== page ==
Newport's second arrival in Virginia (Jan. 2, 1608) was a timely one. The death of Gosnold had left Wingfield open to attacks of his opponents Archer, Smith, Ratcliff and Martin, who had first deposed him from the presidency and finally imprisoned him, Capt. Smith, too, who had just returned from captivity with the Indians, was in chains under sentence of hanging. Newport at once set these men at liberty and restored some measure of peace in the colony and council. A few days later, however, a fire broke out and destroyed the whole of the little settlement, thus exposing its occupants to the severity of the winter's weather. Newport again came to the rescue and employed his mariners in helping to rebuild the church, storehouse and other houses. Capt. Newport later made a third voyage to Virginia, and brought on this occasion (Oct. 1608) the first gentlewoman, Mrs Forrest, and Anne Buras, her maid. As was to have been expected, there occurred, shortly after, the first marriage in the colony which was of this same Ann Buras and John Laydon, a carpenter; and to them was born a year later a girl, Virginia Laydon the first child of English parentage born in the first permanent English colony.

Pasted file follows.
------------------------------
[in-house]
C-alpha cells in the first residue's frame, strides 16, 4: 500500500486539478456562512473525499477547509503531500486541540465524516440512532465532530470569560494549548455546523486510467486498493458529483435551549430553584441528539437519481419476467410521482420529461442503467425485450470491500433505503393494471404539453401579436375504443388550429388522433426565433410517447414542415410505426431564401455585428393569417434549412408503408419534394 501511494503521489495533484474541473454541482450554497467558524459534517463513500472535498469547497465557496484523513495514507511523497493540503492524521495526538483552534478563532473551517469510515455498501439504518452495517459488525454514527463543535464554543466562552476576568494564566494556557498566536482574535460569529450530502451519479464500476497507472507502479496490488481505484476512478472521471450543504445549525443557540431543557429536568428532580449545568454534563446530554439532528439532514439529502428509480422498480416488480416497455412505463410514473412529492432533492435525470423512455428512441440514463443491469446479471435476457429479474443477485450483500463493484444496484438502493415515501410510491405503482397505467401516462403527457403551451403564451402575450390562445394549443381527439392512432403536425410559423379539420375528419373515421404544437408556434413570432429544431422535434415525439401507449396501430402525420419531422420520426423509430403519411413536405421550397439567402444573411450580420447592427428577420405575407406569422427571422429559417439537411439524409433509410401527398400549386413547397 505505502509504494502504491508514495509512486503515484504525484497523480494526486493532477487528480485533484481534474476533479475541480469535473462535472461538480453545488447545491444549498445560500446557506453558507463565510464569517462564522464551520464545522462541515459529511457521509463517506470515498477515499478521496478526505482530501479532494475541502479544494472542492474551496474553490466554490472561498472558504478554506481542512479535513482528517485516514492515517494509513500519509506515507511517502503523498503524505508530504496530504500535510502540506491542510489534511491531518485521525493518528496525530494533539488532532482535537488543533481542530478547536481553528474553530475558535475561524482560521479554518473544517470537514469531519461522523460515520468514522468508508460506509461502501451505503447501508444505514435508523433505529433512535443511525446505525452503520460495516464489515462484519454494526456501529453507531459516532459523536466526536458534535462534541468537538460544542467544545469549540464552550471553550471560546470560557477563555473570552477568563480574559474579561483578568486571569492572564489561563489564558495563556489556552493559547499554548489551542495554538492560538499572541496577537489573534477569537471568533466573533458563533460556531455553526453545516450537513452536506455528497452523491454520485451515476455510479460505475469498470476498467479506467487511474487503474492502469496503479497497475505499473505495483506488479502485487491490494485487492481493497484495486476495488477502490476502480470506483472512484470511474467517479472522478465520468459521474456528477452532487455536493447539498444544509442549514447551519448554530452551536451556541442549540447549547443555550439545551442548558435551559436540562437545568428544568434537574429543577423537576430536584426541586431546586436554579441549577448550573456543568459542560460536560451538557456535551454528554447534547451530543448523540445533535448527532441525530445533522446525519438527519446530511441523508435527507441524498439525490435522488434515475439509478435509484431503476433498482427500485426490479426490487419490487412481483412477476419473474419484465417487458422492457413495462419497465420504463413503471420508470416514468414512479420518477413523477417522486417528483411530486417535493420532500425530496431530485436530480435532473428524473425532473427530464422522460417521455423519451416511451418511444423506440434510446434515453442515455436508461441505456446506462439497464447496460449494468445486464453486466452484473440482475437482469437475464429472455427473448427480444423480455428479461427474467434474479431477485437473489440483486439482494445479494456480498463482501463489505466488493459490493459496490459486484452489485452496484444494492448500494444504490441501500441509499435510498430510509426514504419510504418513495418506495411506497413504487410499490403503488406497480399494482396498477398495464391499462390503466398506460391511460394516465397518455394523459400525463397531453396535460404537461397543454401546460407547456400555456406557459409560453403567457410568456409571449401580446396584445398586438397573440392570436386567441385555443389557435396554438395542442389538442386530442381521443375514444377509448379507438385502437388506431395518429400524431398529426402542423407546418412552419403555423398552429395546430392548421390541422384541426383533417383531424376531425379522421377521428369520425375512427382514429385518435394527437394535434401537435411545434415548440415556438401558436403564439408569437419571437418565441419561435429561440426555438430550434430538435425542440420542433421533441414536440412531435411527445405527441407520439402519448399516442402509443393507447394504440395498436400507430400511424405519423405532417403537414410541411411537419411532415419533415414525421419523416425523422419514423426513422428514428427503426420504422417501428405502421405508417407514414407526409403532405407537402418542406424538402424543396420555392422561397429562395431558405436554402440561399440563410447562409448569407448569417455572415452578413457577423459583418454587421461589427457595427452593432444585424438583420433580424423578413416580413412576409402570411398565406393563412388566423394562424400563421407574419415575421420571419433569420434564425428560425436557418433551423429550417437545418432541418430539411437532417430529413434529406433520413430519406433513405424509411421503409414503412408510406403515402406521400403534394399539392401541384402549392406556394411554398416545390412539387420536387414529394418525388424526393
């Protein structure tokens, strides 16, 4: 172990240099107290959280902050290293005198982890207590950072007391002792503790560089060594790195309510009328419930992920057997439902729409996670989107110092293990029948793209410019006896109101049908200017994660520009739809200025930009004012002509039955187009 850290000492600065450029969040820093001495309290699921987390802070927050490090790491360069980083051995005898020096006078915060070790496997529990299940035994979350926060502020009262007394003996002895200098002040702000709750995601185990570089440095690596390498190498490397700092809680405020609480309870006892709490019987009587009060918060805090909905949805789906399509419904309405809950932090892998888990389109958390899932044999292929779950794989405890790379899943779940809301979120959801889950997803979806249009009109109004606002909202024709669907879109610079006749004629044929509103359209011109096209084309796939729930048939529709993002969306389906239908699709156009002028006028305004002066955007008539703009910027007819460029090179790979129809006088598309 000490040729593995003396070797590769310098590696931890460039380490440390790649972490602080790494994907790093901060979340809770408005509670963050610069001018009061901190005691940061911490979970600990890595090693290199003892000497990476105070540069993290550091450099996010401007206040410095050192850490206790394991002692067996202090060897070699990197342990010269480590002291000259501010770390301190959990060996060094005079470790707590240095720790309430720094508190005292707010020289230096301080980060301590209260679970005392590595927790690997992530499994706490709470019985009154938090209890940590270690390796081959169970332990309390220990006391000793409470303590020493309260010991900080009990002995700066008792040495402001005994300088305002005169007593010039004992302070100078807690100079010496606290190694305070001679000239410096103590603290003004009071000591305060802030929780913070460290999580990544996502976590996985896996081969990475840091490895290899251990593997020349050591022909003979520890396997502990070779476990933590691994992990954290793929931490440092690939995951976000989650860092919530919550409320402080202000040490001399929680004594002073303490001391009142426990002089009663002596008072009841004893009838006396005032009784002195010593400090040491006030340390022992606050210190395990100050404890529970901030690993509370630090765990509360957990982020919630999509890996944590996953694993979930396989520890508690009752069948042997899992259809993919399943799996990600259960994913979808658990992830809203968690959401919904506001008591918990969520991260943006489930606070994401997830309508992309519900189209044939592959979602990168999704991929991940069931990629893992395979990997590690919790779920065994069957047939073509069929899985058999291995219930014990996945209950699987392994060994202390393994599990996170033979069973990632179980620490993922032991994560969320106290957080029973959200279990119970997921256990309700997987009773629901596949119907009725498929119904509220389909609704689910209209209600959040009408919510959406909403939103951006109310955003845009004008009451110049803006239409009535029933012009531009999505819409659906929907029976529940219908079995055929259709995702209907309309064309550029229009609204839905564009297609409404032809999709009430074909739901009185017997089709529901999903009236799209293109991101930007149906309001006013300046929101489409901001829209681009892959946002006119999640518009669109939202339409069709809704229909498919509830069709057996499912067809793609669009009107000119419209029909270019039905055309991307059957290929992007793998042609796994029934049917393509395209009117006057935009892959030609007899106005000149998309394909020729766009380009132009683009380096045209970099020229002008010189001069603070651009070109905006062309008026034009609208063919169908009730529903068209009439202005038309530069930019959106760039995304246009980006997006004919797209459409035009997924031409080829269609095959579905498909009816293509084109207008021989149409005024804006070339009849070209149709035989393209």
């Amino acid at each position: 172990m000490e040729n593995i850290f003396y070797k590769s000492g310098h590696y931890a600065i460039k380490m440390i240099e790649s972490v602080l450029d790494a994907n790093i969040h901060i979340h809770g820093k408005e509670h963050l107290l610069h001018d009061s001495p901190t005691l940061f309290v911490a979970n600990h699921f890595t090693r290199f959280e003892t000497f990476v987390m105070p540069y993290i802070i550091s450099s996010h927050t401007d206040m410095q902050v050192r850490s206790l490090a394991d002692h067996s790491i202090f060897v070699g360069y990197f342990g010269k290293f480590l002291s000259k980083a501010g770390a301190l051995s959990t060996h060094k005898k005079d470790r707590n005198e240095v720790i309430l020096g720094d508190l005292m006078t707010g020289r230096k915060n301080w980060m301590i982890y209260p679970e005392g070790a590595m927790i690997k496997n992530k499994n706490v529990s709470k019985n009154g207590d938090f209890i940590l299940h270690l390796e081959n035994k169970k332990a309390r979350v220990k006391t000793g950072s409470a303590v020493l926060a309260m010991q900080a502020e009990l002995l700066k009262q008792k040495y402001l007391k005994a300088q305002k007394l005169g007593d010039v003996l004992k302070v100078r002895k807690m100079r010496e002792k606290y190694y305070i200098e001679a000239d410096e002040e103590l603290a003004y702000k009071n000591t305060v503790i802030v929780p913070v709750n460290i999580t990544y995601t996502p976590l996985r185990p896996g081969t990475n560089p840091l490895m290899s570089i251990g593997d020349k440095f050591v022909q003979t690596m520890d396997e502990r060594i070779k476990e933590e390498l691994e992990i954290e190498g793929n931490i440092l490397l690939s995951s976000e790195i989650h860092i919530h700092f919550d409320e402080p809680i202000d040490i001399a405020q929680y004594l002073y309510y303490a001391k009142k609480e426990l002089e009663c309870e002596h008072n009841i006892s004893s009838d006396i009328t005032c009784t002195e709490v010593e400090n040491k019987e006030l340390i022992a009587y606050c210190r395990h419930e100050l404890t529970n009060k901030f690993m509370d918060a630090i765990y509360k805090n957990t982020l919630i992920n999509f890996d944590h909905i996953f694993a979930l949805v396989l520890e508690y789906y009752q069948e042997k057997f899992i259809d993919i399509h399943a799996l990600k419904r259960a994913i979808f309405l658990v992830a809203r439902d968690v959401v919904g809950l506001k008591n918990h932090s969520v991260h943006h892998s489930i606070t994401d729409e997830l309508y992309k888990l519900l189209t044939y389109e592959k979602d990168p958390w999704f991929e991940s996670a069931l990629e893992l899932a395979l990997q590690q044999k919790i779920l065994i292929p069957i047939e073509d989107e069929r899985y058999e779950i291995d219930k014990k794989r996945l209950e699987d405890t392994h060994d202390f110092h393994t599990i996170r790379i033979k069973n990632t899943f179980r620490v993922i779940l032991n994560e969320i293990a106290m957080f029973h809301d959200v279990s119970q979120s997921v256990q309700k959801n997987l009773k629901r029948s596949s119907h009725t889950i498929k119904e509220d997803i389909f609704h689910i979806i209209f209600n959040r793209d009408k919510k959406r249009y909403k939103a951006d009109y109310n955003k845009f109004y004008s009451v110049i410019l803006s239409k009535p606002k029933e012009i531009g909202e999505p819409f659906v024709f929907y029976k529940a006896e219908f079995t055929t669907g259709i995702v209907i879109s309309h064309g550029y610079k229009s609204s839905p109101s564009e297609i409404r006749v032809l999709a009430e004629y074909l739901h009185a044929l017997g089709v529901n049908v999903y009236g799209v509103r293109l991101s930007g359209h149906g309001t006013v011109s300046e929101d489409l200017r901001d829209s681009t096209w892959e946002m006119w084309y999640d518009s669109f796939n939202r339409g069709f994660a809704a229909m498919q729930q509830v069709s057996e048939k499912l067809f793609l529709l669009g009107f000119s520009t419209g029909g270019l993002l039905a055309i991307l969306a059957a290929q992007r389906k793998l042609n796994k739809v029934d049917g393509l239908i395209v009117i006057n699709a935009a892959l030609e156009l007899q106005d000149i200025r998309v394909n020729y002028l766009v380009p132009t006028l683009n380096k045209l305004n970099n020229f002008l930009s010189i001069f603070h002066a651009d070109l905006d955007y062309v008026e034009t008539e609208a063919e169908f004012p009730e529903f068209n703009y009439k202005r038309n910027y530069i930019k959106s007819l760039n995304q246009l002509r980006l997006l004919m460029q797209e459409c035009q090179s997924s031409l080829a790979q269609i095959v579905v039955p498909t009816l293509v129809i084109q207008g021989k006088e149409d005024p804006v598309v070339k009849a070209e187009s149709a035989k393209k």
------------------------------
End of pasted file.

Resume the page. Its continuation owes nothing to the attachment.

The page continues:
Newport's fourth voyage was in command of the expedition sent out under the second charter, which left Falmouth June 8, 1609. There were nine ships carrying Sir Thomas Gates as governor, and about 500 persons, some of them women. Two of the vessels were wrecked and Newport himself was cast away on the Bermudas with Gov. Gates and 150 other passengers and a large portion of the stores for the colony. He finally got away from the islands, and made his way to Virginia just in time to save the colony from starvation. The casting away of Newport's ship, the "Sea Venture," was the occasion of "Shakespear's great play, "The Tempest," interest in the subject having most probably been communicated to him by Southampton. After one more voyage to Virginia, Capt. Newport's connection with the colony ceased. He resigned his position with the Virginia Company and was appointed one of the six masters of the Royal Navy, and performed several voyages for the East India Company. On the third of these his death occurred about August 15, 1617, while his fleet lay at anchor in a Javan port. The stalwart captain died thus as he had lived, in command of his ship, in the midst of new lands and untried seas.